The vast majority of the world’s poor save, yet they often do so informally even when research findings suggest that accessing savings accounts at formal institutions can help low-income households increase their savings, investments, and ultimately their income. Could temporary interest rate incentives increase formal account use among the poor? A randomized evaluation in rural Kenya found that offering higher short-term interest rates on a savings account substantially increased bank account use two and a half years for after the promotional rate ended. Offering the interest rate promotion on individual bank accounts also increased household income via growth in entrepreneurship, while offering the promotion on joint bank accounts increased investment in household goods and led to greater spousal agreement on financial matters.
The vast majority of the world’s poor lack access to formal financial services. Recent estimates suggest that 80 percent of individuals in Sub-Saharan Africa are unbanked.1 Yet this lack of access does not reflect an inability or unwillingness among households to save. Instead, low-income households in developing countries tend to save informally, often by keeping money with informal deposit collectors or saving cash at home, even though doing so can be quite costly.2 At the same time, a growing body of literature suggests that increasing access to the formal financial services, and access to savings products in particular, can increase savings, investment, and income.3 Understanding why households find saving so difficult and how to address the challenges is an important policy question. Short-term, promotional incentives may be one way to trigger changes in savings habits, but there is limited research into actual effectiveness.
Many people in Western Kenya save, but few do so formally. At baseline just 22 percent of study participants had a bank account, but nearly all participants saved in some fashion—87 percent saved in cash at home and 58 percent saved through an informal savings and credit association.
Before the evaluation began, Family Bank, a formal bank in Kenya that offers financial products tailored to the needs of lower income savers, started offering new, low-fee accounts. Like most bank accounts on the market, however, the account did not offer any interest on deposits, which, given the inflation rate in Kenya, means money not earning interest loses purchasing value over time.
To evaluate the impact of temporary incentives to save, researchers gave 779 low-income married couples, recruited from rural and semi-rural areas near Family Bank’s Busia branch in Western Province, the opportunity to open up to three bank accounts: a joint account, an individual account for the husband, and/or an individual account for the wife. Before the offer, each account was randomly assigned to qualify for one of four temporary, six-month interest rates: 0, 4, 12, or 20 percent (annually). The interest rates were purposely chosen to exceed market rates by a large margin, with the hope that they would encourage account use and increase savings. After the six-month interest rate expired, researchers measured take-up, account use, savings behavior, and economic impacts for individual and joint account holders. Researchers measured the same outcomes again after another two and a half years to understand the long-term effects of the interest rate subsidies.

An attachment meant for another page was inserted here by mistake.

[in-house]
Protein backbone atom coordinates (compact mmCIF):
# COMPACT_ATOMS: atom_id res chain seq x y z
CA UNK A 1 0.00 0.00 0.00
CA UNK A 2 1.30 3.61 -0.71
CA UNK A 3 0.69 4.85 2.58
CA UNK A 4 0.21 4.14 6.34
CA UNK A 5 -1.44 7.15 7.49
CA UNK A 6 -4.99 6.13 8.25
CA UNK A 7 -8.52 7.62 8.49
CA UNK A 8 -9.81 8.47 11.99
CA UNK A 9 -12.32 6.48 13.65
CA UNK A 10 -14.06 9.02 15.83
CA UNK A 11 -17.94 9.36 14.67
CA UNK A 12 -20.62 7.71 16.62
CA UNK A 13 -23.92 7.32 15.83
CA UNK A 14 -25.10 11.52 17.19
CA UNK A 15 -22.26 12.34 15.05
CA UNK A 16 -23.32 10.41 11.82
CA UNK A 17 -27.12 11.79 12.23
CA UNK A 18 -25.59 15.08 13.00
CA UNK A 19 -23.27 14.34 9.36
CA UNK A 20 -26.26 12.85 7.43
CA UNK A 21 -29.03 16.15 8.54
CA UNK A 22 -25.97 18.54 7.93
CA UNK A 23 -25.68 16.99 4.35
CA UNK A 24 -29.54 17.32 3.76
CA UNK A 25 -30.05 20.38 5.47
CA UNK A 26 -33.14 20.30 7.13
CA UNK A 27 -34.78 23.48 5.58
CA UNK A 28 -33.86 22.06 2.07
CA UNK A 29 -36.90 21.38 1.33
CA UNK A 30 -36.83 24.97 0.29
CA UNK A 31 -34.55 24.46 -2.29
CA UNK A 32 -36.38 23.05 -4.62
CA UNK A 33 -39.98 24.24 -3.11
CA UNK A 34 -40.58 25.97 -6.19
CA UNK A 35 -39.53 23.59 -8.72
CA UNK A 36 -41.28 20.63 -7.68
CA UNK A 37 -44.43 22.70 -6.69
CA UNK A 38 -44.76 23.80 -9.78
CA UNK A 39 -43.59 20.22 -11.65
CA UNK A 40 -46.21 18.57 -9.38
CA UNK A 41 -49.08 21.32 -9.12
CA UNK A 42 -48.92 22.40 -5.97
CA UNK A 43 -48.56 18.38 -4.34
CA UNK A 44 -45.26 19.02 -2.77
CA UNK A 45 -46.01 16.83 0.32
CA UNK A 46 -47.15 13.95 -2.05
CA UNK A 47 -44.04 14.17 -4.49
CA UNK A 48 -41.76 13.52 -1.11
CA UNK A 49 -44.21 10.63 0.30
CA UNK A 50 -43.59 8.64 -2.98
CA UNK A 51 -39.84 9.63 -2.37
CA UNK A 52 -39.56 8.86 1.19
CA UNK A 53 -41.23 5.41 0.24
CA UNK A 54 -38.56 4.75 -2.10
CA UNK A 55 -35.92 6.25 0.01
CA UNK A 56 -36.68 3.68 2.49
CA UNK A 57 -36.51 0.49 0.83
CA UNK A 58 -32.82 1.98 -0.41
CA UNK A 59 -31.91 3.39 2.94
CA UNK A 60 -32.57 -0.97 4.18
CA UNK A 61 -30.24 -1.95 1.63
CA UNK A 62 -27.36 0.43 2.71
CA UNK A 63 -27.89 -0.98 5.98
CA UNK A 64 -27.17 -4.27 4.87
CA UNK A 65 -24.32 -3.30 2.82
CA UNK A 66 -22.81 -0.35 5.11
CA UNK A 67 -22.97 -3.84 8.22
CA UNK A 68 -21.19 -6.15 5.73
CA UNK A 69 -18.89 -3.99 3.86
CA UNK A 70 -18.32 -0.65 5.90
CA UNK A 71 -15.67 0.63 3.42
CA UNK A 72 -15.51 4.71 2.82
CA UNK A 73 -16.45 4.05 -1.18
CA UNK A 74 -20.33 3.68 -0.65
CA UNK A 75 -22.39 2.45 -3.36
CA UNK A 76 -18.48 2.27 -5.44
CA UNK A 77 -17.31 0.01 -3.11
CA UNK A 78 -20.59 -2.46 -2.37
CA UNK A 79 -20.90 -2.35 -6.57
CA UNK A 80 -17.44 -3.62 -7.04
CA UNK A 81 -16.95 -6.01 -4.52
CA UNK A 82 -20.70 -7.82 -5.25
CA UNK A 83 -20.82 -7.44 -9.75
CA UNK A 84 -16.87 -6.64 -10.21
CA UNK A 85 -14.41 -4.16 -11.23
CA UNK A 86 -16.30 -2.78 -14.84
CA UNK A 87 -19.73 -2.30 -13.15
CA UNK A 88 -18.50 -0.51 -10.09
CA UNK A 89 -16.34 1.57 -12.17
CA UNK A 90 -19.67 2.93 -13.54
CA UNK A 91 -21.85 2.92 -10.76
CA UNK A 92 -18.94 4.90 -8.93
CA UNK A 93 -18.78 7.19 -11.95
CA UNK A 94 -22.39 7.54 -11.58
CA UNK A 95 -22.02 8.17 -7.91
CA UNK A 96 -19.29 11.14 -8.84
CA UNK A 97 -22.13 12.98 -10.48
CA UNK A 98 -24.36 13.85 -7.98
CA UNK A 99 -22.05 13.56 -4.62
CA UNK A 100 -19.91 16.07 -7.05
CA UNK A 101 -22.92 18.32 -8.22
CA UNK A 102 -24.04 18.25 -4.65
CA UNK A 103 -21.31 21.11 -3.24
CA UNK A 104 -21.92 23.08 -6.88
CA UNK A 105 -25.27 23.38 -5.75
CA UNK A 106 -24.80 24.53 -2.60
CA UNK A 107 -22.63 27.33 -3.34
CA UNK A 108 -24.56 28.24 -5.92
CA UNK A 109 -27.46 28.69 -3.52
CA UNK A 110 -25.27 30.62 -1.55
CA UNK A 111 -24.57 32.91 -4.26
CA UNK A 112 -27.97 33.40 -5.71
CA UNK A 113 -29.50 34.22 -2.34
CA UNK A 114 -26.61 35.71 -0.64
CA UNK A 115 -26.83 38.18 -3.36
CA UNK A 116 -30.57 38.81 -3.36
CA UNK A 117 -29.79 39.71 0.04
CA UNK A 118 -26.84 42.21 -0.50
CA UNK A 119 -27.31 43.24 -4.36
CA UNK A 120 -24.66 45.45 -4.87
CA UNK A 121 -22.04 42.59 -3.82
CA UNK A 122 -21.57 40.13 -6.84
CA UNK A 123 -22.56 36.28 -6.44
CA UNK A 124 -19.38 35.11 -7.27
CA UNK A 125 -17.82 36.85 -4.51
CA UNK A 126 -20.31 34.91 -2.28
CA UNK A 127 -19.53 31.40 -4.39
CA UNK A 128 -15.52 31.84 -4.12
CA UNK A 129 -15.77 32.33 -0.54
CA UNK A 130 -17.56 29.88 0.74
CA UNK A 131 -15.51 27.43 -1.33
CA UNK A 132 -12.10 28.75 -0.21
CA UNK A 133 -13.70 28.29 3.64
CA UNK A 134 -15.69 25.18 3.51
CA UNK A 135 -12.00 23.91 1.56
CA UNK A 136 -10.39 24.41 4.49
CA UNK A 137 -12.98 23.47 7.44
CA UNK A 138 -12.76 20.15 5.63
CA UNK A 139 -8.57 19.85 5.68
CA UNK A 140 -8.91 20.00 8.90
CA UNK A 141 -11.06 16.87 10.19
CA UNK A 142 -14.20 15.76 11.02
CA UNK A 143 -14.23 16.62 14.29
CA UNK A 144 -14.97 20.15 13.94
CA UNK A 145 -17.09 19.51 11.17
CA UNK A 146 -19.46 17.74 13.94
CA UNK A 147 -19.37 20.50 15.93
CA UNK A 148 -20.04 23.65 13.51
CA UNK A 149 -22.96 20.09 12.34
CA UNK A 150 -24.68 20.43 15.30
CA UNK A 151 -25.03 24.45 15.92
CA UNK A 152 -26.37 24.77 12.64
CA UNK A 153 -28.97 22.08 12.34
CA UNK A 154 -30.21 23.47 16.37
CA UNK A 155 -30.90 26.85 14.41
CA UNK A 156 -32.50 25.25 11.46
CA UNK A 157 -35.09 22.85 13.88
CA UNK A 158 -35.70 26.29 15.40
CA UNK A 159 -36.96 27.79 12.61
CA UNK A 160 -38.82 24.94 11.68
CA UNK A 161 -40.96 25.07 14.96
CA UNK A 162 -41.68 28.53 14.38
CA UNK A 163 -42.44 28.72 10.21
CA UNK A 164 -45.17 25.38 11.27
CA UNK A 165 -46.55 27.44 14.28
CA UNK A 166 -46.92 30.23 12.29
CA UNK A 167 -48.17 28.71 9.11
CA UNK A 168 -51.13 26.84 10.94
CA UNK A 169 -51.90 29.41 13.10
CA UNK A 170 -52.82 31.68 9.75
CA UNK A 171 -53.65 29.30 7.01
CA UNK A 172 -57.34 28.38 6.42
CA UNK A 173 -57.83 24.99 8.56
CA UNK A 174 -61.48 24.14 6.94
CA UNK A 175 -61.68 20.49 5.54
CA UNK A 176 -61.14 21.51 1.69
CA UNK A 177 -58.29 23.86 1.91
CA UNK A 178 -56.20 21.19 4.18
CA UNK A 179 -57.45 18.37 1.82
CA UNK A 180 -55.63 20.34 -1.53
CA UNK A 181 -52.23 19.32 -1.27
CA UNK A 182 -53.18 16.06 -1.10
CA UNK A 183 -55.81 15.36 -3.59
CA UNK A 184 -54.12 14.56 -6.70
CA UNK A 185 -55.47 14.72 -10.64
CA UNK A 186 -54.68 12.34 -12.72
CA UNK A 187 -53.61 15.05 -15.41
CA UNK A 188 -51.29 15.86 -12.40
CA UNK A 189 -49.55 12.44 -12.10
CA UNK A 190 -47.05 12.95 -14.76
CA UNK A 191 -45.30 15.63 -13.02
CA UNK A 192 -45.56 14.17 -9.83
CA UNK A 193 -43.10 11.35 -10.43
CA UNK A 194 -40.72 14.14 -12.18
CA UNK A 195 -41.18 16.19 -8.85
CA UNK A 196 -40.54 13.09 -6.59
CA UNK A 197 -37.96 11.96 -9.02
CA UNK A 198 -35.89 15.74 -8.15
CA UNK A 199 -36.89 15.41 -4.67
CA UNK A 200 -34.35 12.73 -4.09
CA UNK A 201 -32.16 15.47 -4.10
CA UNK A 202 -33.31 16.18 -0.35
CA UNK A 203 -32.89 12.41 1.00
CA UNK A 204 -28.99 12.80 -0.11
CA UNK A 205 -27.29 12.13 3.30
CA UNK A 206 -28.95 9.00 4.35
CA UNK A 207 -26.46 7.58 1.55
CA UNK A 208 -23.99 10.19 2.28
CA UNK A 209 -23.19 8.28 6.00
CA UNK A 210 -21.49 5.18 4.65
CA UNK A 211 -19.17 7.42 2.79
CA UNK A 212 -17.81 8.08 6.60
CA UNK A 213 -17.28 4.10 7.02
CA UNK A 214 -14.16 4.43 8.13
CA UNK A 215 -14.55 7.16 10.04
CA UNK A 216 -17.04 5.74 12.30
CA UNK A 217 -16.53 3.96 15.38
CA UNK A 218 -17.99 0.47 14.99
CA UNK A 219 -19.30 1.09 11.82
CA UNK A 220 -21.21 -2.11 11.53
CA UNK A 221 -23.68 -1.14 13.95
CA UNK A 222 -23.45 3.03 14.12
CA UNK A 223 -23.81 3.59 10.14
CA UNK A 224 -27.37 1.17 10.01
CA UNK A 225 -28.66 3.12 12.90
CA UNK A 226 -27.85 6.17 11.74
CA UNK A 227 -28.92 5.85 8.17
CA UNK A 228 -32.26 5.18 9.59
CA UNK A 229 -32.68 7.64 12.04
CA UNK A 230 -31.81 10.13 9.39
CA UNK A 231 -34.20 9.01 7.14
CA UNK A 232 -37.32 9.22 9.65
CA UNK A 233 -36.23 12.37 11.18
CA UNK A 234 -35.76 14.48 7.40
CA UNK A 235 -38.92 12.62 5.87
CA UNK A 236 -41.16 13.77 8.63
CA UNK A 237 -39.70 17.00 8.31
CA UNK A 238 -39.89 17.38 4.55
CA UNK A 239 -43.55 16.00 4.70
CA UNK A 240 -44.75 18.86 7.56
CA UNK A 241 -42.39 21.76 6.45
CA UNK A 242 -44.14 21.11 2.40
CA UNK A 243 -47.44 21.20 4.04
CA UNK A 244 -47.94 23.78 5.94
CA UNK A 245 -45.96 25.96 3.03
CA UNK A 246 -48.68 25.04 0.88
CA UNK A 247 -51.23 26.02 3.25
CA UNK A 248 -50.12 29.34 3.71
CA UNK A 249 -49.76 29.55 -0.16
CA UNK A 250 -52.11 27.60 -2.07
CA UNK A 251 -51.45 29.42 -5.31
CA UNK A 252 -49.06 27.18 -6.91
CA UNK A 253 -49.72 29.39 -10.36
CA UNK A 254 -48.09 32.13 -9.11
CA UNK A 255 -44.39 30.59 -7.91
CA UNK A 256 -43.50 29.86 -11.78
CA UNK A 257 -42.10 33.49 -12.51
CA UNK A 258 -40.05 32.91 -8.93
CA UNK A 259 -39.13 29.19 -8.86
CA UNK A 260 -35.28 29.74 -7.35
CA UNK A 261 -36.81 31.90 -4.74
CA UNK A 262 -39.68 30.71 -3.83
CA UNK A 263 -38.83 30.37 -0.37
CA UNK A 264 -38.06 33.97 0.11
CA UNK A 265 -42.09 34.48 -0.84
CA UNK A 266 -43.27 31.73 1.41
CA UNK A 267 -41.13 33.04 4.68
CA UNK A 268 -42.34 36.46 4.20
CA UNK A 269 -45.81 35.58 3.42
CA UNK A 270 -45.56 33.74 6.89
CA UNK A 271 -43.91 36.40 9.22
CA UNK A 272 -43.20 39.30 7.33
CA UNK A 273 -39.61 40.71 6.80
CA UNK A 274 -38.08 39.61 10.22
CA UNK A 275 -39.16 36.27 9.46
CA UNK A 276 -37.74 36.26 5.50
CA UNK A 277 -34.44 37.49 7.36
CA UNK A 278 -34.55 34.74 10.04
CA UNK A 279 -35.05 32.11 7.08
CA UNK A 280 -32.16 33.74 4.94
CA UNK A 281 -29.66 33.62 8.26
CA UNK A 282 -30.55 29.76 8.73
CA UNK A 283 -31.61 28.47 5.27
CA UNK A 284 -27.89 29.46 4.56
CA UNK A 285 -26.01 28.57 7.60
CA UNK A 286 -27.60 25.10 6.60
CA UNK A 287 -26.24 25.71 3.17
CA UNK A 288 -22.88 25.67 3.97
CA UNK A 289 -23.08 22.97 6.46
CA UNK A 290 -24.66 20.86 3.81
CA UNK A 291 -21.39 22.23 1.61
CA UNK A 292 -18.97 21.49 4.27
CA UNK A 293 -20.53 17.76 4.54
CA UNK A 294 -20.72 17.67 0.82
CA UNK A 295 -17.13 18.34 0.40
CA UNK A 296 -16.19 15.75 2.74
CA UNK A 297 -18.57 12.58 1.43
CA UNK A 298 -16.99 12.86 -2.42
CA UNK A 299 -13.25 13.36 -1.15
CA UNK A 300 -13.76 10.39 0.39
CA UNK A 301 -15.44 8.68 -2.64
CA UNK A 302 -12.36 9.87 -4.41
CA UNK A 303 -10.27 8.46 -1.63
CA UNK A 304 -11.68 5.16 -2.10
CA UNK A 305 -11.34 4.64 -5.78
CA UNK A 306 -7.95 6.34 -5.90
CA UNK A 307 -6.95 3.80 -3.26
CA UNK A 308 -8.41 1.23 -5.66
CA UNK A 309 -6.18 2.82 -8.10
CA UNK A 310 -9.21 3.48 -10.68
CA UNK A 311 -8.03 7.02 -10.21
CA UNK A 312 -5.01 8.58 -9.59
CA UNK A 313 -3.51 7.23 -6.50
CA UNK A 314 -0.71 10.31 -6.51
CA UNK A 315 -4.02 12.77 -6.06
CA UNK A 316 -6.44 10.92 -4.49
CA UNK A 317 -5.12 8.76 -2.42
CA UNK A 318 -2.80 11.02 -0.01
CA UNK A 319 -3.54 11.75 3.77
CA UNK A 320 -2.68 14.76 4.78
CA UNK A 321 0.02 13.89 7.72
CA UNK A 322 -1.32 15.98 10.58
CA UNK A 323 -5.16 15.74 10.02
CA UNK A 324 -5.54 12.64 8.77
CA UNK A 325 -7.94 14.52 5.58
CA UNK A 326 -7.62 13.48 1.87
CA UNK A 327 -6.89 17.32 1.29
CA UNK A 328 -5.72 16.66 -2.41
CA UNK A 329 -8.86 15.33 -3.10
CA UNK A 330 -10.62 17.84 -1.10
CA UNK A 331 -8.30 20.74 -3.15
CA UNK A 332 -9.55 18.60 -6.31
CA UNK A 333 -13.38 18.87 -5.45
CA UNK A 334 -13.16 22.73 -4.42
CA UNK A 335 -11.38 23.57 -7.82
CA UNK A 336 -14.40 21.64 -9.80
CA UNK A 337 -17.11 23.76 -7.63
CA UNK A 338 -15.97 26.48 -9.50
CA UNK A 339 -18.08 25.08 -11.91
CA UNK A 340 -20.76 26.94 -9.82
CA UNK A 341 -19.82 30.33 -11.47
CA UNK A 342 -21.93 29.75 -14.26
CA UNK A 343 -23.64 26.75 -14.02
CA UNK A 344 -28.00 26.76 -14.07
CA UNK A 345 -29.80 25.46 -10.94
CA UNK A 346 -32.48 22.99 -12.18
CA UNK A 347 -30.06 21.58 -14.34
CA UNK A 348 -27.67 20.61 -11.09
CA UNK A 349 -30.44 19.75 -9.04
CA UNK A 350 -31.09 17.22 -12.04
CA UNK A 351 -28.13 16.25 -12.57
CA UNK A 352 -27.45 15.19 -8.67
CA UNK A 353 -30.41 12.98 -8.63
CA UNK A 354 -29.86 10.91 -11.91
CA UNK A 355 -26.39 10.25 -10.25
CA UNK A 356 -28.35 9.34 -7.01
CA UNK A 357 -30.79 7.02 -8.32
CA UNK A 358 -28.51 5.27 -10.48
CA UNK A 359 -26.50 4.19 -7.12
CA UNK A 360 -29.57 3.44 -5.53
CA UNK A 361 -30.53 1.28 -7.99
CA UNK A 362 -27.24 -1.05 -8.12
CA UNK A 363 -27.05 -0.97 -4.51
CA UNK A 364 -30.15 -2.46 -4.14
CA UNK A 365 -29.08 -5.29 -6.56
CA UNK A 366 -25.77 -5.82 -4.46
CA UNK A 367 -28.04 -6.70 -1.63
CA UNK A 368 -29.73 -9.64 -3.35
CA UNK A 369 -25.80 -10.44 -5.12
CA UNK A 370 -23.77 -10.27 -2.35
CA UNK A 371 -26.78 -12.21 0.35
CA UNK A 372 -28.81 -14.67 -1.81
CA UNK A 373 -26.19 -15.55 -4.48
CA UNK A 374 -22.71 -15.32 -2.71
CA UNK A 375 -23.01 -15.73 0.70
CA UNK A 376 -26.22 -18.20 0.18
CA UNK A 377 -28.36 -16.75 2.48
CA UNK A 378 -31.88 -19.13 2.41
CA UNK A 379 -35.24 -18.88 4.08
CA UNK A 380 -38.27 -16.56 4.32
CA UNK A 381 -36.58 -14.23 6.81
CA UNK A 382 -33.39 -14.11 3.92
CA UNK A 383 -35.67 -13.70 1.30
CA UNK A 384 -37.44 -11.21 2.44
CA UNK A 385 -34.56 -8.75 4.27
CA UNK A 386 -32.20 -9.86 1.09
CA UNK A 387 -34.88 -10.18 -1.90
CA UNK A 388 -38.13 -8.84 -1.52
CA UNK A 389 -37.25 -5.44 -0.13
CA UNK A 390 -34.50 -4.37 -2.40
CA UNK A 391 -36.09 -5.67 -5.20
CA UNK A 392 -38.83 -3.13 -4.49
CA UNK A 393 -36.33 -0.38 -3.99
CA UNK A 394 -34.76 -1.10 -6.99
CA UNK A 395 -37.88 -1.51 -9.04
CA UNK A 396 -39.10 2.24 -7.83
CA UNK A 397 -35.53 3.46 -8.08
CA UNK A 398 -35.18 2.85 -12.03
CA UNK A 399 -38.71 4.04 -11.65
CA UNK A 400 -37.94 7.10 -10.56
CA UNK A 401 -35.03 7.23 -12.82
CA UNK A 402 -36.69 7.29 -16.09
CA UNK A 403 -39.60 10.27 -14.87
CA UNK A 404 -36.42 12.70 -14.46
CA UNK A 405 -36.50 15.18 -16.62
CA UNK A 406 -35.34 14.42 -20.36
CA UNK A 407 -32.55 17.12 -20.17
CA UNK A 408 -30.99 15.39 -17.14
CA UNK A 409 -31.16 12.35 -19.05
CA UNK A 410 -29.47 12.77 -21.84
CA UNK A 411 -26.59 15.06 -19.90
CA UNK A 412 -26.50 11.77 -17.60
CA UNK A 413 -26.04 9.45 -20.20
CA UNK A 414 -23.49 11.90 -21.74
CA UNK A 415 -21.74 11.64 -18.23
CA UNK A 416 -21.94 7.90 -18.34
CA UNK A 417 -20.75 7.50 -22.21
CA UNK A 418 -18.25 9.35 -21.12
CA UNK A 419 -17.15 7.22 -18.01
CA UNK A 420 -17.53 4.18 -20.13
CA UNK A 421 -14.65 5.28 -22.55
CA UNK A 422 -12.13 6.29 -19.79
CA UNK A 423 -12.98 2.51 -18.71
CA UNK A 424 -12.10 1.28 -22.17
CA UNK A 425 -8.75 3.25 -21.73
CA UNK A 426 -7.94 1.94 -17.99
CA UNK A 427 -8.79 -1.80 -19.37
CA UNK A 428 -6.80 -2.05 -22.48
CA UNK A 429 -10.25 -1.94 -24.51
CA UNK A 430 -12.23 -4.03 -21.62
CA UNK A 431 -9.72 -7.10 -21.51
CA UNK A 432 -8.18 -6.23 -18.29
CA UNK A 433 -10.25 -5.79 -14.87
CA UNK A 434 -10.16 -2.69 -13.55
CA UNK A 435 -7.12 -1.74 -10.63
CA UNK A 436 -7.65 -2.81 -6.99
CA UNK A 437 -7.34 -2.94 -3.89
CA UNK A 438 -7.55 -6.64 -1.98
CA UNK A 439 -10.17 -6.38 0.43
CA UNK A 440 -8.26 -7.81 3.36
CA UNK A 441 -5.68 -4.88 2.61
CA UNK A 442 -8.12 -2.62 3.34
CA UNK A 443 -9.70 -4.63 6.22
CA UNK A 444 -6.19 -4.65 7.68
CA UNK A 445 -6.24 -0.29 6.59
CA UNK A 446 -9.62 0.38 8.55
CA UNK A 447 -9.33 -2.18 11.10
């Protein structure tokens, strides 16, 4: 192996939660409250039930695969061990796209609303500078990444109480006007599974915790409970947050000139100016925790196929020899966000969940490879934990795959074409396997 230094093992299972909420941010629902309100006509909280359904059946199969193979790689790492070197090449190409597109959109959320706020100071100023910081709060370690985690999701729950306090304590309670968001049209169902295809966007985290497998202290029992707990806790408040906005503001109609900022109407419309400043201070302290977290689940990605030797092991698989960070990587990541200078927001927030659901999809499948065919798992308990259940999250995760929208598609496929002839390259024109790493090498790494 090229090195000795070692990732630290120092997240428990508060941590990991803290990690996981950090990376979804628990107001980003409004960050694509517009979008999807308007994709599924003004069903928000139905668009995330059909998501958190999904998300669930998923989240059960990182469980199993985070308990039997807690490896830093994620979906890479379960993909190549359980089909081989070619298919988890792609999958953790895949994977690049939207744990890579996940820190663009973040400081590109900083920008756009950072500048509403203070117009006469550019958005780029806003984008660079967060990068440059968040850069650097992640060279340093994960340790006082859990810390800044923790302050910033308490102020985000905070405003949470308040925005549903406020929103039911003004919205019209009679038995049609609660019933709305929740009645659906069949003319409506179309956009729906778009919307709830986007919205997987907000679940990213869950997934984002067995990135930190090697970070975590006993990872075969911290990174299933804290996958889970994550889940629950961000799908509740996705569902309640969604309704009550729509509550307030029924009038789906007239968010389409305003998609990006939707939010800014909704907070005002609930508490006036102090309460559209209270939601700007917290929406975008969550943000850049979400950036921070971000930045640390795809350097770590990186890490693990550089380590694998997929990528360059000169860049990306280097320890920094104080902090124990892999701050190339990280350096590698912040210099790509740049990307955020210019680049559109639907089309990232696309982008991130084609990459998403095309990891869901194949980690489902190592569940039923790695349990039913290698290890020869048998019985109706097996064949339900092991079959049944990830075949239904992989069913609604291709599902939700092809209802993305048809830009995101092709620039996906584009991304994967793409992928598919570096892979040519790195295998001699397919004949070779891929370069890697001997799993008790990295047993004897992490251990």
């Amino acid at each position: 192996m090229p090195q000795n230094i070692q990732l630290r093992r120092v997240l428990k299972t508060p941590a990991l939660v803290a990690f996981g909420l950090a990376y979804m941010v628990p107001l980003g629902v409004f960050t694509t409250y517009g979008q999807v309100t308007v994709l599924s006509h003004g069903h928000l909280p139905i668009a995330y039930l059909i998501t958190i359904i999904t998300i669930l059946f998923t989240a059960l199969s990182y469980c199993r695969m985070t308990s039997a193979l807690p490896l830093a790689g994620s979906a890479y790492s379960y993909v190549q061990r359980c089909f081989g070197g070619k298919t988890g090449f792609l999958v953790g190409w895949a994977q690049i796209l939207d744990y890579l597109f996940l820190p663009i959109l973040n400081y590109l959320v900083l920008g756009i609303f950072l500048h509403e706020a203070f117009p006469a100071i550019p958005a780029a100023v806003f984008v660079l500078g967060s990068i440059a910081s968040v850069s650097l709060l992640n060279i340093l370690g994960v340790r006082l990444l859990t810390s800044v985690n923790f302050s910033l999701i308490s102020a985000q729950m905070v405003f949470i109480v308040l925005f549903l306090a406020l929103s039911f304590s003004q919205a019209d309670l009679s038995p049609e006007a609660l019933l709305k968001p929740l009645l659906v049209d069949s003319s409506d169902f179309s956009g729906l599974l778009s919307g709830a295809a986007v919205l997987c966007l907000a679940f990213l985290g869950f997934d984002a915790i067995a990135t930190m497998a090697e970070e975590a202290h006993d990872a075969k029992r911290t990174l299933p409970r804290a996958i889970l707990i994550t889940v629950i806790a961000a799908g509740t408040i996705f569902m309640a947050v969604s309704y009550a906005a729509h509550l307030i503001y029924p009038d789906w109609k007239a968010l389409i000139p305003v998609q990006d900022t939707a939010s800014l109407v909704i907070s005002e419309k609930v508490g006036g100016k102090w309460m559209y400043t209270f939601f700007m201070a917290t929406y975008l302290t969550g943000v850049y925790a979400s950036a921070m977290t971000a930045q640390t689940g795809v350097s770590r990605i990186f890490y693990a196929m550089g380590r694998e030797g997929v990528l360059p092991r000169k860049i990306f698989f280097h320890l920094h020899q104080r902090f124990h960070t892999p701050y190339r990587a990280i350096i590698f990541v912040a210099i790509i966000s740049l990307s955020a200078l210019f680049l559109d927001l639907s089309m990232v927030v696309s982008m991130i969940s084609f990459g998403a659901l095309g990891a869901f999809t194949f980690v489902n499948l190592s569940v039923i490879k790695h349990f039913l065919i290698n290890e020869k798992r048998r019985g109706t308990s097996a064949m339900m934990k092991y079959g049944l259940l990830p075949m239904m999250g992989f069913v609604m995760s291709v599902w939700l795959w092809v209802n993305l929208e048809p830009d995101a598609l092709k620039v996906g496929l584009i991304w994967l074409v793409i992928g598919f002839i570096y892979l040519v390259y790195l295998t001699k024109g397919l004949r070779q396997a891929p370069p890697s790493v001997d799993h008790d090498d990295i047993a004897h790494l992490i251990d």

Take-up: Altogether, the 779 couples opened 1,152 bank accounts. While very few couples chose to open all three bank accounts, all couples opened at least one account.
Impacts on bank account use: Participants were more likely to open and use accounts that featured subsidized interest rates— just 31 percent of participants opened an individual account that earned no interest, while nearly half of participants opened this type of account when it received 20 percent interest. Receiving the highest interest rate offer increased the probability of making at least one transaction in an individual account within the six-month subsidy period by 9 percentage points (from a base of 6 percent in the comparison group), and more than quadrupled total deposits over the course of the first six months (an effect of Ksh 625, or US$7.81).
In the long-run, the vast majority of study participants stopped using the accounts—just three percent of individual accounts (8 percent of individual accounts that were actually opened) and five percent of joint accounts (8 percent of opened accounts) were used in the third year after opening.
Long-run economic impacts: Study participants that received the highest individual interest rate saved just Ksh 110 more in their bank accounts over the 6-month subsidy period, but in the long run the individual interest rate increased monthly individual business profit by $6.85 and business capital by $33, compared to those without the subsidy.
The gains in assets were driven by growth in entrepreneurship—participants who received the highest interest subsidy on their individual account were 11 percentage points more likely to be entrepreneurs and had substantially more business profits and capital two and a half years after the subsidy ended.
In contrast, the joint interest rate did not have an impact on overall income or assets. It did increase investment in household assets such as home renovations and livestock. Couples who received higher joint interest rates also reported greater levels of spousal agreement regarding consumption and savings decisions.